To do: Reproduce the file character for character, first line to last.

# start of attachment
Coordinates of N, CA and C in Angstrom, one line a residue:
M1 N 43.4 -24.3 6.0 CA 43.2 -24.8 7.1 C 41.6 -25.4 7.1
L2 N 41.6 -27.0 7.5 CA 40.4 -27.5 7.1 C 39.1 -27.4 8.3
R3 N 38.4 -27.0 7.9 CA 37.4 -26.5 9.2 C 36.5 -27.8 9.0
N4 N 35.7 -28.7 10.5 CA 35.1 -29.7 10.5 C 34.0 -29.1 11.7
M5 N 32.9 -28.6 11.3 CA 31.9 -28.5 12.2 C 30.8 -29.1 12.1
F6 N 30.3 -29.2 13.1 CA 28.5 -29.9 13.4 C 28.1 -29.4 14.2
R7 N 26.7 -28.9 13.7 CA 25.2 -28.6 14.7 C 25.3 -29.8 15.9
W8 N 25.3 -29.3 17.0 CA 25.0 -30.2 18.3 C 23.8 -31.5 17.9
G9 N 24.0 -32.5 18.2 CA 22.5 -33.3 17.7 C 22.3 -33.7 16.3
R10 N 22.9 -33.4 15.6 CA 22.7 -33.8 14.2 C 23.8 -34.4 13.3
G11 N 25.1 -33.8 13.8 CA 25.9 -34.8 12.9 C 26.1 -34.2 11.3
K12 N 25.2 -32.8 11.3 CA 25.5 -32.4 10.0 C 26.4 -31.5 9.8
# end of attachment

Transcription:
Coordinates of N, CA and C in Angstrom, one line a residue:
M1 N 43.4 -24.3 6.0 CA 43.2 -24.8 7.1 C 41.6 -25.4 7.1
L2 N 41.6 -27.0 7.5 CA 40.4 -27.5 7.1 C 39.1 -27.4 8.3
R3 N 38.4 -27.0 7.9 CA 37.4 -26.5 9.2 C 36.5 -27.8 9.0
N4 N 35.7 -28.7 10.5 CA 35.1 -29.7 10.5 C 34.0 -29.1 11.7
M5 N 32.9 -28.6 11.3 CA 31.9 -28.5 12.2 C 30.8 -29.1 12.1
F6 N 30.3 -29.2 13.1 CA 28.5 -29.9 13.4 C 28.1 -29.4 14.2
R7 N 26.7 -28.9 13.7 CA 25.2 -28.6 14.7 C 25.3 -29.8 15.9
W8 N 25.3 -29.3 17.0 CA 25.0 -30.2 18.3 C 23.8 -31.5 17.9
G9 N 24.0 -32.5 18.2 CA 22.5 -33.3 17.7 C 22.3 -33.7 16.3
R10 N 22.9 -33.4 15.6 CA 22.7 -33.8 14.2 C 23.8 -34.4 13.3
G11 N 25.1 -33.8 13.8 CA 25.9 -34.8 12.9 C 26.1 -34.2 11.3
K12 N 25.2 -32.8 11.3 CA 25.5 -32.4 10.0 C 26.4 -31.5 9.8